a. If the D’s insurance pays the bill, the collateral source rule does not apply.  They are credited against D’s liability.

E.     Negligence Defenses (discuss all three on the essays)
1.      Contributory Negligence - minority of states follow it.  If P is 1% contributorily negligent then the P is barred from recovery.
a. Exception is the Last Clear Chance Doctrine.  P can prevail if D had last clear chance to avoid the accident and failed to do so.
2.      Comparative Negligence - damages are apportioned based on respective degree of fault.  The negligent P can prevail but recoverable damages are reduced by the proportion of his fault.
a. Two Types:
(1) Modified JX - P’s negligent must not be equal to or greater than that of the D in order to prevail.
(2)     Pure JX - P who has been contributorily negligent can recover even if theri negligence exceeds the D’s.
3.      Assumption of Risk - where the P voluntarily exposes himself to a known risk of harm.  Applies a subjective standard where P knowingly exposes himself to harm.
a. Cf. with contributory negligence which uses an objective standard where P’s conduct falls below a reasonable person.
b.Assumption of risk often goes along with contributory negligence (i.e. deciding to ride along with a drunk driver).

III. Vicarious Liability - for both negligence and intentional torts.
A.    One person commits tortious act against another and another person is held liable for the act.  There are four or five situations frequently tested:

1.      Doctrine of Respondeat Superior - provides hat a master is vicariously liable for tortious acts of employee that occur within scope of the employment relationship.
a. Generally the employer is not held liable for intentional acts by the employee unless the employee conducts the act in furtherance of the employer’s business.
2.      Independent Contractor - person who hire independent contractor is not liable for the tortious acts of the contractor.
a. Exceptions:
(1)     Where independent contractor engage in ultra-hazardous activity.
(2)     Where independent contractor is engaged in non-delegable duty.
(3)     Negligent hiring.
3.      Joint Venture - each member is liable for tortious conduct of other members committed in scope and course of the venture.  A joint venture exists to carry out a small objective (more limited than a partnership).
4.      Automobile Owner / Driver Situation - owner is not vicariously liable for tortious conduct of somebody driving the autmobile.
a. Family Car Doctrine - owner liable for tortious conduct of immediate family.
b.Permissive Use Statutes - owner liable for any person driving tortiously with owner’s consent.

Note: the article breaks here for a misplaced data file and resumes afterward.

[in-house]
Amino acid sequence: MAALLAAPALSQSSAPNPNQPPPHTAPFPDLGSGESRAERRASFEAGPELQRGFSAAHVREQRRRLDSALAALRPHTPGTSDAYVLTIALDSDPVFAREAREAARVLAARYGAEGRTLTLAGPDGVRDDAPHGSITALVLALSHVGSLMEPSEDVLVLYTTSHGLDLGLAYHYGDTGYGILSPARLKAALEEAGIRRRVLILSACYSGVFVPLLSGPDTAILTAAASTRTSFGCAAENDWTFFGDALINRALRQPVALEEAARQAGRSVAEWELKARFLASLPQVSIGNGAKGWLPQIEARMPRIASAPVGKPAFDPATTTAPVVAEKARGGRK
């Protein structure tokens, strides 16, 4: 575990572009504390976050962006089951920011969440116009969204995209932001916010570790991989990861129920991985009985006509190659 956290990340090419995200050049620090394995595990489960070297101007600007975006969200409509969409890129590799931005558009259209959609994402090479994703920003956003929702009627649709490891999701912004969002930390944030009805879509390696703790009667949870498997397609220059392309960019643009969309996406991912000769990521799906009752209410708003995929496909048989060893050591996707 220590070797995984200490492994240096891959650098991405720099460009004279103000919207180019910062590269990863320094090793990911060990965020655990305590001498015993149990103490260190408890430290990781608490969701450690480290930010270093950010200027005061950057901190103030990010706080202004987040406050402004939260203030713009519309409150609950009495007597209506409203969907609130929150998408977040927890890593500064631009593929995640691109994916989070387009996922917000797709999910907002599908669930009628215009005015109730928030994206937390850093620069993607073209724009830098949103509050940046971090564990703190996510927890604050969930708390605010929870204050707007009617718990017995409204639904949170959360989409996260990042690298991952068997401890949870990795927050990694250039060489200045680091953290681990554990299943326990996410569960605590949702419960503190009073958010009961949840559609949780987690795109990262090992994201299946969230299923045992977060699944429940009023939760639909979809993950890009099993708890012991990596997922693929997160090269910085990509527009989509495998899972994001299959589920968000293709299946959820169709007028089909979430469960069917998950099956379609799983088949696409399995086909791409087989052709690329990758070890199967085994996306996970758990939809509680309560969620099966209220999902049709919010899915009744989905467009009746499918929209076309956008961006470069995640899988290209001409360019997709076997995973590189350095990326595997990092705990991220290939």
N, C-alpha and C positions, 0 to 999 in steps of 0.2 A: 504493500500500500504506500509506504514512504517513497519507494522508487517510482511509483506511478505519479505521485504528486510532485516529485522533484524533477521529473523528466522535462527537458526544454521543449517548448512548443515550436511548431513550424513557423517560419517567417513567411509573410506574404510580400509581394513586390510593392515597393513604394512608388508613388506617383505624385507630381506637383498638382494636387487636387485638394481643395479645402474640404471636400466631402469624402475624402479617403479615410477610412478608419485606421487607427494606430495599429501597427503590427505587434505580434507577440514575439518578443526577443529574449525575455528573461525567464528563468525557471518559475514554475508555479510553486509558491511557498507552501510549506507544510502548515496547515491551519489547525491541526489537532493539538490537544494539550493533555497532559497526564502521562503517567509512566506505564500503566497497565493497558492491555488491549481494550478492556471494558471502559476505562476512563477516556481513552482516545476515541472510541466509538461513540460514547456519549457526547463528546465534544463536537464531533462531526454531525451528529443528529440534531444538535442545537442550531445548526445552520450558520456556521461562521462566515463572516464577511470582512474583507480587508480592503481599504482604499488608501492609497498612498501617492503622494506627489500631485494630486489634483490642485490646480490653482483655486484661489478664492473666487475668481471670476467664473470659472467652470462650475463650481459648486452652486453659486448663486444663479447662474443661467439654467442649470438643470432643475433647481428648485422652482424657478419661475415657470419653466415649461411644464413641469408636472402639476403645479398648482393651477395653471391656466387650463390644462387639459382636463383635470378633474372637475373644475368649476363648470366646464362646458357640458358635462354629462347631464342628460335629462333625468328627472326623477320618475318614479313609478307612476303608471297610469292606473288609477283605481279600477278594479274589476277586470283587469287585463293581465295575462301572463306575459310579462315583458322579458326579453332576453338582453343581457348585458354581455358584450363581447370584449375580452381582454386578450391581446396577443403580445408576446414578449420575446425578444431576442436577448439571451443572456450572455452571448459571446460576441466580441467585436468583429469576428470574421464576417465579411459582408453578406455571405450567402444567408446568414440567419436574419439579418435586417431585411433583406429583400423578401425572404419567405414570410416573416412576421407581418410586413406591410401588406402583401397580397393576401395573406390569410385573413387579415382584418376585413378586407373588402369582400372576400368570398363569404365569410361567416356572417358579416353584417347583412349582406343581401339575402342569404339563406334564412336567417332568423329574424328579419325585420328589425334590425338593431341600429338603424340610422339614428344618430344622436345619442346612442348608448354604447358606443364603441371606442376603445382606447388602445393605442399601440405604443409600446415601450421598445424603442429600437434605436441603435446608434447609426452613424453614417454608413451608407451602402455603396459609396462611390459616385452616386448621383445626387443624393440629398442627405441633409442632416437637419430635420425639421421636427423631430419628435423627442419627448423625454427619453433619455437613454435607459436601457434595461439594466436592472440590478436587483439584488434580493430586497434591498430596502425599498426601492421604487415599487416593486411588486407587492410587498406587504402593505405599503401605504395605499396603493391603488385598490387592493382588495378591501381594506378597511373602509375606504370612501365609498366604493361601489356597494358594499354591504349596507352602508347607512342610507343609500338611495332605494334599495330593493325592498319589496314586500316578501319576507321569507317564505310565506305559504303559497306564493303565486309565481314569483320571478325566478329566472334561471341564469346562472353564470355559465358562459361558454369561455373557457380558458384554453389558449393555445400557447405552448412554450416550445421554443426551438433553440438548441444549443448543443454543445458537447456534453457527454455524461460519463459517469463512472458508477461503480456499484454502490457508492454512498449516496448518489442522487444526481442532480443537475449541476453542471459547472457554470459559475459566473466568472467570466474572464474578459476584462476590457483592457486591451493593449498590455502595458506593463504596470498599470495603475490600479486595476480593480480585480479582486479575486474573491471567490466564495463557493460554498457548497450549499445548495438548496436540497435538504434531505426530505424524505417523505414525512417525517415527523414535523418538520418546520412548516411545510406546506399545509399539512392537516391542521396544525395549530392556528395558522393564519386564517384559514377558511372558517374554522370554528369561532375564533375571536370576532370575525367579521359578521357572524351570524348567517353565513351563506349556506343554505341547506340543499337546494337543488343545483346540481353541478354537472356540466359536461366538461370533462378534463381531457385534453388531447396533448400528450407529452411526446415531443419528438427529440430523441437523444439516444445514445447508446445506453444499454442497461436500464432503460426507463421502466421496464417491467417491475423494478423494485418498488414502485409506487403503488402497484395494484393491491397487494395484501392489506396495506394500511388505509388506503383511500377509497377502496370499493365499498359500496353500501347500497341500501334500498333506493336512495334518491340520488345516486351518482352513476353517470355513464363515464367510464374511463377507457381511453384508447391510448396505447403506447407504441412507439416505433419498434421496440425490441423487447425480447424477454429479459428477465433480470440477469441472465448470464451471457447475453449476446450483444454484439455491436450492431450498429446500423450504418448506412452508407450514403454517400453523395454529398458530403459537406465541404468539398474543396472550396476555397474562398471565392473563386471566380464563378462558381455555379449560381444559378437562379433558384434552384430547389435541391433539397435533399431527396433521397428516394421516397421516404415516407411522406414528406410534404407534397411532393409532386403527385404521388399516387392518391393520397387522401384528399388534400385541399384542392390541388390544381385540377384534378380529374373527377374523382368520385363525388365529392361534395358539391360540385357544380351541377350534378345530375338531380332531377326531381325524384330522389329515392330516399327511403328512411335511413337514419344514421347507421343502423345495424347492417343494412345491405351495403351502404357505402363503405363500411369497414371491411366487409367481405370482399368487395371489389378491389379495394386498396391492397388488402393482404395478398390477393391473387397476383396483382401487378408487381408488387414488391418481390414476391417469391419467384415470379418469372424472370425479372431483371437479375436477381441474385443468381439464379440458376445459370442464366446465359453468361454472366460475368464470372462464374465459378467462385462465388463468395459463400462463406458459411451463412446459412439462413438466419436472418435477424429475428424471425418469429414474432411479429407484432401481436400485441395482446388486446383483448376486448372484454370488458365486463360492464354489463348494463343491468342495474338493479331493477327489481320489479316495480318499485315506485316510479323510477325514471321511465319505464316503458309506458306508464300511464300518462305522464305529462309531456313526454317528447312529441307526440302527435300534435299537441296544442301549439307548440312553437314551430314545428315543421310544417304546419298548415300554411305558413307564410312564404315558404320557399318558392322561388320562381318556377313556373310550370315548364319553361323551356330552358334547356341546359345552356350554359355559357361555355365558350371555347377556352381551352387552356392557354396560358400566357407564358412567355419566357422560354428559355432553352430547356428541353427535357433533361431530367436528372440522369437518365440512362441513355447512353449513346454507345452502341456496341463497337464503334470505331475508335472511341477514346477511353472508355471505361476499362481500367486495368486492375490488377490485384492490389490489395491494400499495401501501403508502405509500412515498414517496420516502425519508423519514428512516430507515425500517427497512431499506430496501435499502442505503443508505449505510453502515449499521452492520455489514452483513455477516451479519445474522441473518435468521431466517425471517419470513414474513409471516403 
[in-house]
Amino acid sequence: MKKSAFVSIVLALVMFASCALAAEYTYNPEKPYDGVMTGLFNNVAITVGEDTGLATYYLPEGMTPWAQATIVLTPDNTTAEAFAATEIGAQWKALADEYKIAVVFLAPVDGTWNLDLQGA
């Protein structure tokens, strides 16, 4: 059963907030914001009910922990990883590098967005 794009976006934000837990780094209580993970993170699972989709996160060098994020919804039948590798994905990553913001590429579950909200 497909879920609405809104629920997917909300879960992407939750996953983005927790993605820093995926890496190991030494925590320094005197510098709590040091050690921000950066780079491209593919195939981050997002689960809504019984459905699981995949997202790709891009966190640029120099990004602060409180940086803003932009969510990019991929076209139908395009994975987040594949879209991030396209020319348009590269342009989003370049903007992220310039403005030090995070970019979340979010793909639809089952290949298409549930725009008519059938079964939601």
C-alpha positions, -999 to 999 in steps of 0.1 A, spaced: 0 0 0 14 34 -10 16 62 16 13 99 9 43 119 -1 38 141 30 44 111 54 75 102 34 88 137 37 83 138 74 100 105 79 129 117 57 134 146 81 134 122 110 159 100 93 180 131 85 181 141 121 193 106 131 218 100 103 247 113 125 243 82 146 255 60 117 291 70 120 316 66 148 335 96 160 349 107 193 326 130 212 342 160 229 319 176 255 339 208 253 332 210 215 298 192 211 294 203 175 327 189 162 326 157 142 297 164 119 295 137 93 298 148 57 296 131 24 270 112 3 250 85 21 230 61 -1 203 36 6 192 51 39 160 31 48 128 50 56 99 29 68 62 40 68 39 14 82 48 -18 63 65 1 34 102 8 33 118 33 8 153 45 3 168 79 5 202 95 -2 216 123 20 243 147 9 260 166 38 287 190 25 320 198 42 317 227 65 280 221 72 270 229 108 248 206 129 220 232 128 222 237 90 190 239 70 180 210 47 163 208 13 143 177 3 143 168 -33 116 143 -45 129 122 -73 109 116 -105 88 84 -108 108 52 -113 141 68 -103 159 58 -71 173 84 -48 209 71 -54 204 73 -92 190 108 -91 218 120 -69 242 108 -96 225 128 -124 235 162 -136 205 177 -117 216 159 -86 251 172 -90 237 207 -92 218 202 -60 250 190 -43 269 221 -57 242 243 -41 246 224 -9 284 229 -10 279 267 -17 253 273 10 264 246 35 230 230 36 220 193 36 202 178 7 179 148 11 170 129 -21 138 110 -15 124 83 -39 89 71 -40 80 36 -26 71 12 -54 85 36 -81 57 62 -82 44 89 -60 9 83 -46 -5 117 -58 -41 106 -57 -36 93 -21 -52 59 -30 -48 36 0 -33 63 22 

5.      Parents Not Vicarious Liable for Negligent or Tortious Conduct of their Child.  However, a parent may be liable for failure to properly supervise their child.

IV. Joint Tortfeasors (Multiple Defendant Issues)
A.    Joint and Several Liability - where two or more negligent acts combine to cause indivisible injury to P then each tortfeasor is held jointly and severally liable for that injury.  The same as if two or more Ds act in concert or by agreement to injure P.
B.     Contribution and Indemnity - distribute loss among tortfeasor by requiring each to pay his or her proportionate share. 
1.      Contribution is not allowed in favor of those who commit intentional torts.
2.      Indemnity shifts the loss from one tortfeasor who has been required to pay to another.  Available in two situations:
a. Vicarious Liability - often see indemnification in respondeat superior situations.
b.S/L  - where manufacturer is last at fault rather than the store which sold the product.

V.    Survival and Wrongful Death
A.    At CL tort actions abated at death of either tortfeasor or victim.  Survival Acts to permit cause of action to exist post-death.
B.     Exceptions include torts which invade an intangible personal interest (defamation, invasion of right to privacy).
C.     Wrongful Death Acts - are brought by next of kin or executor.  The suit is for pecuniary injury to those dependent on the decedent.

VI. Strict Liability
A. Three types:
1.      Abnormally Dangerous Activities - person carrying on the activity is liable even if the have taken r/b precautions and used utmost care.  Absolute liability.  These include:
a. Storage of Explosives
b.Blasting Operations
c. Crop Dusting with Chemicals
d.      Fumigation of a Building using Cyanide
e. Drilling Oil Wells in Thickly Settled Communities
f. Fireworks are not viewed as abnormally dangerous. (Use a negligent standard)
2.      Wild Animal - owners of wild animals are S/L even if the animal is declawed, etc..  If you are fleeing from a wild animal and trip you can recover for that injury b/c the injury is attributable to the wild animal. 
a. The recoverable harm is that caused by the dangerous propensity of that type of animal.  (Dress ruined by water splashed by shark not actionable).
b.Domestic Animals - owner not S/L unless the owner had scienter of the animal’s dangerous propensities.
3.      Products Liability - one who sells product in a defective condition, unr/bly dangerous to the user or consumer is S/L.  Everyone who handles the product in the stream of commerce is liable.
a. The following are not defenses
(1)  Misuse is not a defense if the misuse is foreseeable.
(2)  Disclaimers are not a defense.
(3)  Contributory Negligence is not a defense.